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Whenever the AI component seeps into technology conversations, it can elicit both intrigue and exasperation. The long list of what AI can or should be able to do by this point can be overwhelming or simply not feasible. AI doesn’t really need to live in this black box—not when it has the power to exert actual evolution. It can be an essential tool in the drive to design, build, integrate and maintain attractions in a greener, more sustainable way.
In this first article in a series relating to how attractions can progress toward sustainability, we’ll look at the role of AI. Experts discussed AI and other sustainability trends in this recent webinar, Creating Sustainable Solutions for a Greener Future. We’ll expand upon those learnings to explore why modern attractions need to lean into AI.
The adoption of AI’s integration into facility management has been steadily rising, with most of the conversation focused on commercial buildings. However, it applies to attractions in the same way. While attractions are more unique in settings, usage, landscape and more, the core principles very much pertain. Consider how powerful this would be for the everyday management of a massive space with so many opportunities for failure like attractions.
AI technology can collect data, analyze it and then make human-like decisions. For example, AI digs into data to understand normal energy usage for HVAC systems, electrical power to run attractions, audiovisual (AV) equipment and just about anything else.
There are more ways that AI can support sustainability. It can gather data from sensors for weather, traffic or any other factor that would impact a facility. Then make adjustments to conserve resources.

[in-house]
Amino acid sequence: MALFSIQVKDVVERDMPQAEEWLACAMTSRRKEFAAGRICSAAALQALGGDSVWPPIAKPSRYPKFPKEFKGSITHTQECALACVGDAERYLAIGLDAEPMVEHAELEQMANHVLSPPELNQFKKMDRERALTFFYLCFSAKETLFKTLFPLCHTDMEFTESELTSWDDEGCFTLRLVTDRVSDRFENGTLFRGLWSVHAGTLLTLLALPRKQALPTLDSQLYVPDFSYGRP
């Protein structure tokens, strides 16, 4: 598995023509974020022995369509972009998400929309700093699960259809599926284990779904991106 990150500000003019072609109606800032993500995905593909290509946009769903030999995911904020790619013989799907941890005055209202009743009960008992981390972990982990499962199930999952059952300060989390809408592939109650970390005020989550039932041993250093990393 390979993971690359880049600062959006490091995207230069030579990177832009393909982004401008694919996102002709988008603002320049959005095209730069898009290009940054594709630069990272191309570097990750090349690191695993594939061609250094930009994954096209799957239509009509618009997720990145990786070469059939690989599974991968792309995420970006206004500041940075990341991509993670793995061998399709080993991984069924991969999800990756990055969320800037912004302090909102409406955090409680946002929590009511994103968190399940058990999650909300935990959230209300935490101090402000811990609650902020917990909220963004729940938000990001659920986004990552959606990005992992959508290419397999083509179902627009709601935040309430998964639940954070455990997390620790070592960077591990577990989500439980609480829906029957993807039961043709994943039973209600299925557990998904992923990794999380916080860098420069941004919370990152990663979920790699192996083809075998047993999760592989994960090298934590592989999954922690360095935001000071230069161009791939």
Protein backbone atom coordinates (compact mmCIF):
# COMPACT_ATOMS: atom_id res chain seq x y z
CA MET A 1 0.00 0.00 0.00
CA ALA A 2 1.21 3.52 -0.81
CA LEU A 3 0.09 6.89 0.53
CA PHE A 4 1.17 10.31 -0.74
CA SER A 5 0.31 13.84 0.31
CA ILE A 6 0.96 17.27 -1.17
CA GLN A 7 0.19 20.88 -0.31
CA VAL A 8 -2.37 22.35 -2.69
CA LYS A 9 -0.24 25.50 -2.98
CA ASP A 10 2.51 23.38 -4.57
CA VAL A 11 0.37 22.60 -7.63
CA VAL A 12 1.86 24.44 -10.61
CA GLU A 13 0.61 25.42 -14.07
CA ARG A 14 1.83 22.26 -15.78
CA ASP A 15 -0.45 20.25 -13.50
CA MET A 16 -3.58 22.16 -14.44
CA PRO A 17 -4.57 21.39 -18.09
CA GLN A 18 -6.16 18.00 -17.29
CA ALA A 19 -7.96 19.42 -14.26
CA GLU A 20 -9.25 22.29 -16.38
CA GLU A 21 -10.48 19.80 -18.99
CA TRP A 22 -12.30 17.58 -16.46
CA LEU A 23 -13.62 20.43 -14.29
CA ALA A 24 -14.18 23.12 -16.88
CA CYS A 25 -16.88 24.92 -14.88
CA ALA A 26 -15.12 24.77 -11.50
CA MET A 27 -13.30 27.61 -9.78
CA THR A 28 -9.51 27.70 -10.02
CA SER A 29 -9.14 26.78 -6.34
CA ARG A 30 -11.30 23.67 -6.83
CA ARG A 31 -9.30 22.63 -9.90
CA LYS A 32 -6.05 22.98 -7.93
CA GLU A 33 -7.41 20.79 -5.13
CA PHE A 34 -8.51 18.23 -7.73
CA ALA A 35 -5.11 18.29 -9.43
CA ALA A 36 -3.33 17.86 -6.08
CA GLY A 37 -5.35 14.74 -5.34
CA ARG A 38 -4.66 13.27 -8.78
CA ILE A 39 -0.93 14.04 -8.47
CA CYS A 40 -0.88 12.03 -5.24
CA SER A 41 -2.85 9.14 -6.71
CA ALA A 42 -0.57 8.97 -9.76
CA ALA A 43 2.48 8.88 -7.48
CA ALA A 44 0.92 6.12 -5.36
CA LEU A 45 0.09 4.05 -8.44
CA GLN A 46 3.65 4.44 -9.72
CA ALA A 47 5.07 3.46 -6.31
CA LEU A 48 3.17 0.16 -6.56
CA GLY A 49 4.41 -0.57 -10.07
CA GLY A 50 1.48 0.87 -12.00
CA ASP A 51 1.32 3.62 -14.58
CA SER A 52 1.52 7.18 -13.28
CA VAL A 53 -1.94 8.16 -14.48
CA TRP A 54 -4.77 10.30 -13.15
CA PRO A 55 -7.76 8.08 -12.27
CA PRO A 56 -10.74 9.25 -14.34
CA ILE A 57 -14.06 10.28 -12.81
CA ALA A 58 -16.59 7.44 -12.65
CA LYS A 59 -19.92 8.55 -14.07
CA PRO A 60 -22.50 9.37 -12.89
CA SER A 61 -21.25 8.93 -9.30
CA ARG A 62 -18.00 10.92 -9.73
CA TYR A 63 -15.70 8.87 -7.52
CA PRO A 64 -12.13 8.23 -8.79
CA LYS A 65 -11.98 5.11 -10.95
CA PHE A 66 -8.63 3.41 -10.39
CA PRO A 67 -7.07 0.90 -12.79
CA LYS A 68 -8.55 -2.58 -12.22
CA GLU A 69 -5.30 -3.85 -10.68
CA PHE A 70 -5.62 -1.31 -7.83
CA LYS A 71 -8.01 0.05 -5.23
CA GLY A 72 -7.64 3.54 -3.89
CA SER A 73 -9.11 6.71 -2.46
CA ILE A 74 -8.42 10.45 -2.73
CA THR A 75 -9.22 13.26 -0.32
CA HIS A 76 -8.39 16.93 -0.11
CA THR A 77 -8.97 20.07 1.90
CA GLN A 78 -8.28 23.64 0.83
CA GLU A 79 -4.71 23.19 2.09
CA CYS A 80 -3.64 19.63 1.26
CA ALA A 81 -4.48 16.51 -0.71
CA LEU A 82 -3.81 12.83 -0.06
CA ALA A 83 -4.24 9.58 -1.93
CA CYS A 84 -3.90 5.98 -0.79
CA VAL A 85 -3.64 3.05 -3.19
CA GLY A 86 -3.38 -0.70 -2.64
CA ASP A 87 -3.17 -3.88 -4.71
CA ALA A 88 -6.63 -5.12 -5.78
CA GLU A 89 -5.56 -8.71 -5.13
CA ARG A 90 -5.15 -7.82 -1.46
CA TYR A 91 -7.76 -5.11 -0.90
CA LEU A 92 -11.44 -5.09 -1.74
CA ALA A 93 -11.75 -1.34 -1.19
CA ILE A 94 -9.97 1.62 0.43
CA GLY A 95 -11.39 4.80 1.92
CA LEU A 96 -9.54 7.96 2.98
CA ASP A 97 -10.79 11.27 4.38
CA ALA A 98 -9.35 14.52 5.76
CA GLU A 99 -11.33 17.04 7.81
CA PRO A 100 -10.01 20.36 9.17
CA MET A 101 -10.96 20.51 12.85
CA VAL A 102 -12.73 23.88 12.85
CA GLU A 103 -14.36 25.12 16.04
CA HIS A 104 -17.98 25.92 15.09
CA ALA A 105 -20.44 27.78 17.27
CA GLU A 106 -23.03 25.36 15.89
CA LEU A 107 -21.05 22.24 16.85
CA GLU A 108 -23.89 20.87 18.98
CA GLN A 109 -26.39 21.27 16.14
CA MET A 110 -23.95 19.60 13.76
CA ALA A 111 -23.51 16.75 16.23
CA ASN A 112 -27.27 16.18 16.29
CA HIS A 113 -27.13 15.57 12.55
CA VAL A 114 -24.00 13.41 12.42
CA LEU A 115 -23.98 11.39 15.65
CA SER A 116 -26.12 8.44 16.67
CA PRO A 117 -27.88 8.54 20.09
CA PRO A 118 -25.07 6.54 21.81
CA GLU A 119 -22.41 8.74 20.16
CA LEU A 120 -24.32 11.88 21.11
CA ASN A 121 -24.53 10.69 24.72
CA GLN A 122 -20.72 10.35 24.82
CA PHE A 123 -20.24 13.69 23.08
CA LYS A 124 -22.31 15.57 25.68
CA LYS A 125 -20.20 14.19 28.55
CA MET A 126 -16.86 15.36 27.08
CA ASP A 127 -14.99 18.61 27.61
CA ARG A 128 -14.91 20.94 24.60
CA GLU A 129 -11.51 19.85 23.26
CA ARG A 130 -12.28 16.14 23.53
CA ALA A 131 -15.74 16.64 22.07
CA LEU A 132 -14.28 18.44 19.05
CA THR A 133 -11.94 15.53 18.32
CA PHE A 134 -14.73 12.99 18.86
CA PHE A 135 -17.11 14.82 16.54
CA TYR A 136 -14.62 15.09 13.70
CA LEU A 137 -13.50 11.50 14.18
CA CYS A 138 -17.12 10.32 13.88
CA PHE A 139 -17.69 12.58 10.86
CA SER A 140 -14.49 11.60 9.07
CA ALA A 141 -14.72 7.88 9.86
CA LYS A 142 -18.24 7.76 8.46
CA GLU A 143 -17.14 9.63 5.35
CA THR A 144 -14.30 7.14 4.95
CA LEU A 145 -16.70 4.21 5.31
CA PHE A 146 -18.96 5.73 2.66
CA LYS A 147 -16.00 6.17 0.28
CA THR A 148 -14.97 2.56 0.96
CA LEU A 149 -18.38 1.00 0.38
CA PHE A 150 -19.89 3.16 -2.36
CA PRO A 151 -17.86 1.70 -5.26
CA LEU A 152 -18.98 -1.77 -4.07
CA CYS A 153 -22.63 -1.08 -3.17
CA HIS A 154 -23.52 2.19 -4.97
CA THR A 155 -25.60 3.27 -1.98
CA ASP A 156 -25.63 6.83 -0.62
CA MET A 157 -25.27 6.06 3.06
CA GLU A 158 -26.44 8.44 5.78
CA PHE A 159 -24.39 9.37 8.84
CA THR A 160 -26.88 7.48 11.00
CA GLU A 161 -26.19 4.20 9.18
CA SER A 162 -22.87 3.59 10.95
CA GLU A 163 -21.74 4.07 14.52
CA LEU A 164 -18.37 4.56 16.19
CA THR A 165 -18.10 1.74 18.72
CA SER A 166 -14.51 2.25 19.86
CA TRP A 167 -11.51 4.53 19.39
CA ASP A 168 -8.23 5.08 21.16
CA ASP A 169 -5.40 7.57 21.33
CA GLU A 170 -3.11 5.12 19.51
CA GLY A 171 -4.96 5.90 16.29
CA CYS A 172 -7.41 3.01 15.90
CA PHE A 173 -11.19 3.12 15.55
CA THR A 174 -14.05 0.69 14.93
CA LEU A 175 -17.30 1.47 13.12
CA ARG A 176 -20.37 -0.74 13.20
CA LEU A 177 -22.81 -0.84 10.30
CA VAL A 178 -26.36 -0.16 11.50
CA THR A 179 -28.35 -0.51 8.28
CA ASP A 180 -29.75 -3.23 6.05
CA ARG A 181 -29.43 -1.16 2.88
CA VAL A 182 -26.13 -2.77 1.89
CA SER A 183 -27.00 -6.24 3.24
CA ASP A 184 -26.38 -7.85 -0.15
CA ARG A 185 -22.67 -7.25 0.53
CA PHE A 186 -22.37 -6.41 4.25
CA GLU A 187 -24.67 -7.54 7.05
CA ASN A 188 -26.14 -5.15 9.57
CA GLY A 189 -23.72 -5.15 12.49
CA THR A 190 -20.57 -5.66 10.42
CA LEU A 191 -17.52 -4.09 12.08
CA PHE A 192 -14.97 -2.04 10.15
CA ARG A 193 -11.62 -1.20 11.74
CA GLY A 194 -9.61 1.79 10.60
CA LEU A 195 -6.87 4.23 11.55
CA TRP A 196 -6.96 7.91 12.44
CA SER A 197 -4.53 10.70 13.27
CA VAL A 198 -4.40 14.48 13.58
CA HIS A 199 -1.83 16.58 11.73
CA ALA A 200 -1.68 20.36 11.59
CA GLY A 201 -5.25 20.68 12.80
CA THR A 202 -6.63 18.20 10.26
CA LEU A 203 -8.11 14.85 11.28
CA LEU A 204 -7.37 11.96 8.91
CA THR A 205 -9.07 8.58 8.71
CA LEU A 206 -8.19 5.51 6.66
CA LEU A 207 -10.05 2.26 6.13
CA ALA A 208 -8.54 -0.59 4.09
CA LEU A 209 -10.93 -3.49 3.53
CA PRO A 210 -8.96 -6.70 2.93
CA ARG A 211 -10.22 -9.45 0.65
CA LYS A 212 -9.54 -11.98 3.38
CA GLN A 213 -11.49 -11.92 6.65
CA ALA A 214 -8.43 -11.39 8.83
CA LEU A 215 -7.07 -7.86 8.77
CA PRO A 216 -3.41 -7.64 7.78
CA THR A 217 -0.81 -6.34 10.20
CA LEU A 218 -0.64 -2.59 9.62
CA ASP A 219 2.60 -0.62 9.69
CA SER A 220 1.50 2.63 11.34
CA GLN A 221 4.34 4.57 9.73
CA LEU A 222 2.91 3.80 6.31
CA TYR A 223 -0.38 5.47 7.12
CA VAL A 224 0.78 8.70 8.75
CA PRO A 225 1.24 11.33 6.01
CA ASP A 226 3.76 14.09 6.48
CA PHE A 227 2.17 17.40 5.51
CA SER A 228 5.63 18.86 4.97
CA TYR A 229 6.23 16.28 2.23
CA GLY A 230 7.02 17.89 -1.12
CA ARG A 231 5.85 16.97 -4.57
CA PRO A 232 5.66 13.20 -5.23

For example, theme parks have acres of landscaping. If you have sensors monitoring the soil and weather, you’ll only water specific areas if needed. That can save gallons of water each day.
This practice includes a programming loop with variables and Boolean expressions. Each time the loop runs, a comparison of the variables and data set occurs, which allows the loop to “learn” and get “smarter.” That then delivers a host of advantages for sustainability.
In looking at how AI delivers on sustainability initiatives, there are four primary categories to consider.
Predictive energy optimization is the process of using data from many different sources to increase energy efficiency. Those sources include internal and external. For example, sensors at attractions monitor when they are active and dormant, depending on crowd levels. Outside data could be monitoring the temperature and weather patterns. AI collects the data and identifies days or times when you can conserve energy.
As mentioned above, capturing performance data of equipment and appliances can create alerts when something’s abnormal. At that point, there’s a fault detection, so its repair can occur much quicker before failure.